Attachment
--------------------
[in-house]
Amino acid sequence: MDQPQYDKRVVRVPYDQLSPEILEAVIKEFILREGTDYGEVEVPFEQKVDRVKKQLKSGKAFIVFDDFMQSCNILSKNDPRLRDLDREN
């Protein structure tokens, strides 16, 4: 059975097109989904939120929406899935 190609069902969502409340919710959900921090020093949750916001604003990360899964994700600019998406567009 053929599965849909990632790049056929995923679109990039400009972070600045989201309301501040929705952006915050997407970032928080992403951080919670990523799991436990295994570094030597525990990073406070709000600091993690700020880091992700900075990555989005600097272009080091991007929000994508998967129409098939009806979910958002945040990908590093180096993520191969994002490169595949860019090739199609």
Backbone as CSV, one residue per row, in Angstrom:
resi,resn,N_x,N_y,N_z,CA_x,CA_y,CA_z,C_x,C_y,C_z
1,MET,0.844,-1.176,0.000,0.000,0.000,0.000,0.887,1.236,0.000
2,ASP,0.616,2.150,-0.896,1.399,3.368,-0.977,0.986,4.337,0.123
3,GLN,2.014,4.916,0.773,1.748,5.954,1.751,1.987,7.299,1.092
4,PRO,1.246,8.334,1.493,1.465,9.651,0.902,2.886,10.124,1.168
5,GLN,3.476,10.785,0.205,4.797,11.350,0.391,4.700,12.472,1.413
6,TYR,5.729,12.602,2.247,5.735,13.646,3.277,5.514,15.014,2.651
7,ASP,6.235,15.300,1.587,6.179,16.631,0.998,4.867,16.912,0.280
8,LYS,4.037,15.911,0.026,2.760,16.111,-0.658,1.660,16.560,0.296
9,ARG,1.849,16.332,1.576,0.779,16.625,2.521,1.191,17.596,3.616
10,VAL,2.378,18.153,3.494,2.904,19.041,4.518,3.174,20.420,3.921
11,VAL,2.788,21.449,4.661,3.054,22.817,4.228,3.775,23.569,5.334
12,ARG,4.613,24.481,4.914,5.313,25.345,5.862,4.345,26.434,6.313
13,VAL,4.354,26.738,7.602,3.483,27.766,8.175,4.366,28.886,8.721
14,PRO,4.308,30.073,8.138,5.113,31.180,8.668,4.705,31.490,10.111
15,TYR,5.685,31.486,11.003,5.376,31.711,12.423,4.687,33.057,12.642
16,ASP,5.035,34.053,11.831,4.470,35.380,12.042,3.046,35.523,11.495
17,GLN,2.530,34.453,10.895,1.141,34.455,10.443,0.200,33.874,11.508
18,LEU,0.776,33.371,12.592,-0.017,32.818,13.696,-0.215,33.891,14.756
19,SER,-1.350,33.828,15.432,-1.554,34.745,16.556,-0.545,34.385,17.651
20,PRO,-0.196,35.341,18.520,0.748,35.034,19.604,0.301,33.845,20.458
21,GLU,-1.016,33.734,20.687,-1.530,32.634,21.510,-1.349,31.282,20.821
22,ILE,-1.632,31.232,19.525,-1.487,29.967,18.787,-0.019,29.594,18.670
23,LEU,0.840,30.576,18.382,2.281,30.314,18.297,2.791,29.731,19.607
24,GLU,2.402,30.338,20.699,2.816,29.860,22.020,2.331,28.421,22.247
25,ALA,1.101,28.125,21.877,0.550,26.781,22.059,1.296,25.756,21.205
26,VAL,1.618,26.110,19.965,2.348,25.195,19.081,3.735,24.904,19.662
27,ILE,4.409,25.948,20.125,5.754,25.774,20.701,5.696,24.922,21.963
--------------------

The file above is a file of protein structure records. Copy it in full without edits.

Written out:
[in-house]
Amino acid sequence: MDQPQYDKRVVRVPYDQLSPEILEAVIKEFILREGTDYGEVEVPFEQKVDRVKKQLKSGKAFIVFDDFMQSCNILSKNDPRLRDLDREN
């Protein structure tokens, strides 16, 4: 059975097109989904939120929406899935 190609069902969502409340919710959900921090020093949750916001604003990360899964994700600019998406567009 053929599965849909990632790049056929995923679109990039400009972070600045989201309301501040929705952006915050997407970032928080992403951080919670990523799991436990295994570094030597525990990073406070709000600091993690700020880091992700900075990555989005600097272009080091991007929000994508998967129409098939009806979910958002945040990908590093180096993520191969994002490169595949860019090739199609």
Backbone as CSV, one residue per row, in Angstrom:
resi,resn,N_x,N_y,N_z,CA_x,CA_y,CA_z,C_x,C_y,C_z
1,MET,0.844,-1.176,0.000,0.000,0.000,0.000,0.887,1.236,0.000
2,ASP,0.616,2.150,-0.896,1.399,3.368,-0.977,0.986,4.337,0.123
3,GLN,2.014,4.916,0.773,1.748,5.954,1.751,1.987,7.299,1.092
4,PRO,1.246,8.334,1.493,1.465,9.651,0.902,2.886,10.124,1.168
5,GLN,3.476,10.785,0.205,4.797,11.350,0.391,4.700,12.472,1.413
6,TYR,5.729,12.602,2.247,5.735,13.646,3.277,5.514,15.014,2.651
7,ASP,6.235,15.300,1.587,6.179,16.631,0.998,4.867,16.912,0.280
8,LYS,4.037,15.911,0.026,2.760,16.111,-0.658,1.660,16.560,0.296
9,ARG,1.849,16.332,1.576,0.779,16.625,2.521,1.191,17.596,3.616
10,VAL,2.378,18.153,3.494,2.904,19.041,4.518,3.174,20.420,3.921
11,VAL,2.788,21.449,4.661,3.054,22.817,4.228,3.775,23.569,5.334
12,ARG,4.613,24.481,4.914,5.313,25.345,5.862,4.345,26.434,6.313
13,VAL,4.354,26.738,7.602,3.483,27.766,8.175,4.366,28.886,8.721
14,PRO,4.308,30.073,8.138,5.113,31.180,8.668,4.705,31.490,10.111
15,TYR,5.685,31.486,11.003,5.376,31.711,12.423,4.687,33.057,12.642
16,ASP,5.035,34.053,11.831,4.470,35.380,12.042,3.046,35.523,11.495
17,GLN,2.530,34.453,10.895,1.141,34.455,10.443,0.200,33.874,11.508
18,LEU,0.776,33.371,12.592,-0.017,32.818,13.696,-0.215,33.891,14.756
19,SER,-1.350,33.828,15.432,-1.554,34.745,16.556,-0.545,34.385,17.651
20,PRO,-0.196,35.341,18.520,0.748,35.034,19.604,0.301,33.845,20.458
21,GLU,-1.016,33.734,20.687,-1.530,32.634,21.510,-1.349,31.282,20.821
22,ILE,-1.632,31.232,19.525,-1.487,29.967,18.787,-0.019,29.594,18.670
23,LEU,0.840,30.576,18.382,2.281,30.314,18.297,2.791,29.731,19.607
24,GLU,2.402,30.338,20.699,2.816,29.860,22.020,2.331,28.421,22.247
25,ALA,1.101,28.125,21.877,0.550,26.781,22.059,1.296,25.756,21.205
26,VAL,1.618,26.110,19.965,2.348,25.195,19.081,3.735,24.904,19.662
27,ILE,4.409,25.948,20.125,5.754,25.774,20.701,5.696,24.922,21.963